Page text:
Jonathan's words: "We have dealt with political corruption, the corruption in fertiliser procurement and corruption in the oil industry. There has never been a time corruption in the oil industry has been attacked in all fronts. The effort this government has put in fighting corruption, I don't think any other person has done that."

There were some inconsiscies in Jonathan's pronouncements on wealth creation and poverty reduction saying he did not promise to reduce poverty rather he wanted to create wealth. The All Nigeria Peoples Party (ANPP) took him up on this describing this latest shift as "a clear political equivocation which is patently illiterate at best and self-indicting at worst."

In a statement by ANPP publicity secretary, Emma Eneukwu, it added:

"Nigerians are now left to wonder who Mr. President had set out to empower all along. This is because for sure, creating wealth might actually be a metaphor for putting more money into the hands of his already rich party members and cronies, while leaving the poor of the nation in the hands of chance."

On poor ranking of Nigerian Universities whereby University of Ibadan once ranked as fourth in the Commonwealth has now slipped to 34th in Africa, President Jonathan bemoaned the drastic drop, wondering how this came about and that efforts are being made to restore the lost glory of our universities.

He said government was studying the report on the rot of the universities characterised by all types of corruption and abuses which would be looked into and remedies found. But a University of Lagos lecturer (prefers anonymity) blamed government neglect and inadequate funding of the University system for falling standard.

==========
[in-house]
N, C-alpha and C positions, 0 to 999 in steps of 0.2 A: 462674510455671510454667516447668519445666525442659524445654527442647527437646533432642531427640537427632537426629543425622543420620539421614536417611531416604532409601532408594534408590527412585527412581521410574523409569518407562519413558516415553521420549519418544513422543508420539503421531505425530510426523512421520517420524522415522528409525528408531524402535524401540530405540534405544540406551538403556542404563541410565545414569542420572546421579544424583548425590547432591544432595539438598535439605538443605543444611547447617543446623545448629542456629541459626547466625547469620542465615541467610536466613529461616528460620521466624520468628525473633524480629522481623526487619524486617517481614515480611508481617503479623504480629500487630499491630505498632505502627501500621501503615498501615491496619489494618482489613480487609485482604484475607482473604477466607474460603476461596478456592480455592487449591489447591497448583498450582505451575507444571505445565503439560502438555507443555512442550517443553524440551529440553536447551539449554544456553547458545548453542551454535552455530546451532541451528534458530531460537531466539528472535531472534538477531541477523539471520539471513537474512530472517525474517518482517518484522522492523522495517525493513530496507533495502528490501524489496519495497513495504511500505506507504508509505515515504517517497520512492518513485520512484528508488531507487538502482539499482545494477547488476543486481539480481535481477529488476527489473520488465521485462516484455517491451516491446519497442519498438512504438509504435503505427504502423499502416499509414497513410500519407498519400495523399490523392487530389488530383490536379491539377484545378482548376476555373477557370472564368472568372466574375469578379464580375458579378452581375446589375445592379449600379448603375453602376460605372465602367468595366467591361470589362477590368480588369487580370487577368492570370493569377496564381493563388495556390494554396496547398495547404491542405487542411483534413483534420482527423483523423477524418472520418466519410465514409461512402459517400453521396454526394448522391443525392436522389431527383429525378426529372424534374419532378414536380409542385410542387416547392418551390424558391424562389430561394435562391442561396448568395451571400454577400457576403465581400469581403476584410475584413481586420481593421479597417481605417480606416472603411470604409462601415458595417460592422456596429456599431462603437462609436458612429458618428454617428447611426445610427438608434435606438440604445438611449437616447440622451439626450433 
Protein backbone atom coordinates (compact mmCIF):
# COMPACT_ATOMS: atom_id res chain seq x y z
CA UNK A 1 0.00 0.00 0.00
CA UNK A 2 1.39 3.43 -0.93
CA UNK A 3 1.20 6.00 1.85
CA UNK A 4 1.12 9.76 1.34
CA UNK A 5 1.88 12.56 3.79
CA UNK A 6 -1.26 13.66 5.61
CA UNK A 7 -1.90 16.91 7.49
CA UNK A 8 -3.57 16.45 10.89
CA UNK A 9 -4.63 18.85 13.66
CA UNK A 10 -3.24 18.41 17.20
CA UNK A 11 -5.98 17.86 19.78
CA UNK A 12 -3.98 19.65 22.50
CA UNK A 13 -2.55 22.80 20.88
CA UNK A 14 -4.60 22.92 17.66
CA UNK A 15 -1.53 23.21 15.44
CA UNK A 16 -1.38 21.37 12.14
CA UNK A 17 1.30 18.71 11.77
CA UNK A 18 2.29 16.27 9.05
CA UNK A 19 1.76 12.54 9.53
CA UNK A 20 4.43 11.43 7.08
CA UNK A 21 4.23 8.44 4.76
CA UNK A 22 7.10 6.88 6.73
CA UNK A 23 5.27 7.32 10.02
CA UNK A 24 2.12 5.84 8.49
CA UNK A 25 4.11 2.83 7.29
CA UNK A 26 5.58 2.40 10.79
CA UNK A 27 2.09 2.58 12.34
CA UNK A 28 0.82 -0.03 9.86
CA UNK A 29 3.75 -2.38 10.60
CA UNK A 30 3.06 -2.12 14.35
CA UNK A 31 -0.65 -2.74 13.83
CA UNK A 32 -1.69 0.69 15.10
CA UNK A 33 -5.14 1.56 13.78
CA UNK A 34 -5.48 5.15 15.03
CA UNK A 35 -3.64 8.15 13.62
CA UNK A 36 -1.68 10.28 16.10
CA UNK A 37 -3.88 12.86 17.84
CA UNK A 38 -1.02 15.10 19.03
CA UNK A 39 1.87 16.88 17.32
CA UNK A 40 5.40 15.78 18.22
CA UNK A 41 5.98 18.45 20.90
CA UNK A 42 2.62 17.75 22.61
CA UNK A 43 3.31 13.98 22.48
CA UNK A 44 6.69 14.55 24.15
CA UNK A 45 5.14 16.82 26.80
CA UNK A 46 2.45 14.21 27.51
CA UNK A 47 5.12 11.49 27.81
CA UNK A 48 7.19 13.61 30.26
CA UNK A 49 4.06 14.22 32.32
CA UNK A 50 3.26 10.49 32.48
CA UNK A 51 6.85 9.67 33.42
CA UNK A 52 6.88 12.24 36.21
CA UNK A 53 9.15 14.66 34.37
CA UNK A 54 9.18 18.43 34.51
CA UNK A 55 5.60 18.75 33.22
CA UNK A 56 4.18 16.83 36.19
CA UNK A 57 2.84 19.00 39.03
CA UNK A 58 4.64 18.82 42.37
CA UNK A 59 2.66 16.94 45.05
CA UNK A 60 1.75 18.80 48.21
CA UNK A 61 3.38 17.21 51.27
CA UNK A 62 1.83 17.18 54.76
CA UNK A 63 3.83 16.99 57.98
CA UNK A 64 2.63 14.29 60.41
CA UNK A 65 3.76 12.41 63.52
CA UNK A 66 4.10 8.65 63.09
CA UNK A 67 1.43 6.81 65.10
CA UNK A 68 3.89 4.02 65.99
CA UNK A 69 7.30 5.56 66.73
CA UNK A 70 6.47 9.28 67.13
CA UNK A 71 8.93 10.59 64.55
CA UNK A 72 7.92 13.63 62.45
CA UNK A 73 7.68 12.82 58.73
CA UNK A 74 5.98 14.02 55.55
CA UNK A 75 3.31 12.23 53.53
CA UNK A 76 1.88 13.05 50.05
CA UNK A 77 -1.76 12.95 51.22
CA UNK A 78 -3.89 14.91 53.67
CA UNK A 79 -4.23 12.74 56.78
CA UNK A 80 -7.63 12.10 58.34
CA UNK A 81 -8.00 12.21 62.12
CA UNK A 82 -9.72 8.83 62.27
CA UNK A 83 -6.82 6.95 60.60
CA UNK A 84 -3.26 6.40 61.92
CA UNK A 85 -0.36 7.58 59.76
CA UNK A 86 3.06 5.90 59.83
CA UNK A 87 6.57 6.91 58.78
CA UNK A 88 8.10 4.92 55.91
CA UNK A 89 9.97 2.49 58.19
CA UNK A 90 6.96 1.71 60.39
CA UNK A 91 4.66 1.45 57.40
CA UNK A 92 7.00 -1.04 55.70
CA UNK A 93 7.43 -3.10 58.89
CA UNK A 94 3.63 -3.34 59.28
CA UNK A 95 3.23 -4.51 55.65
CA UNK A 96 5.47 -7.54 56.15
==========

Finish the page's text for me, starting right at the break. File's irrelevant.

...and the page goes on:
Roads also were among issues which the president promised to fix especially the Lagos-Ibadan expressway which has become slaughter slab, describing it as one of the busiest highways in the country.

A day after he expressed dismay over the unsatisfactory performance of the contractorconcessionaire - the federal government revoked the contract bringing sigh of relief to people who used the road.

And when some one twitted that any president who can fix the Shagamu-Benin road will be the best president ever in Nigeria.

Jonathan was quick to contend that should the road be put right by him then he 'll be the best president. The bottom line is the fact that our road system across the country has virtually collapsed and we need a messiah to fix the roads and stop the carnage going on daily.

Anxieties of the people remained feverish as they are yet to be convinced that Jonathan can effectively deliver on his promises.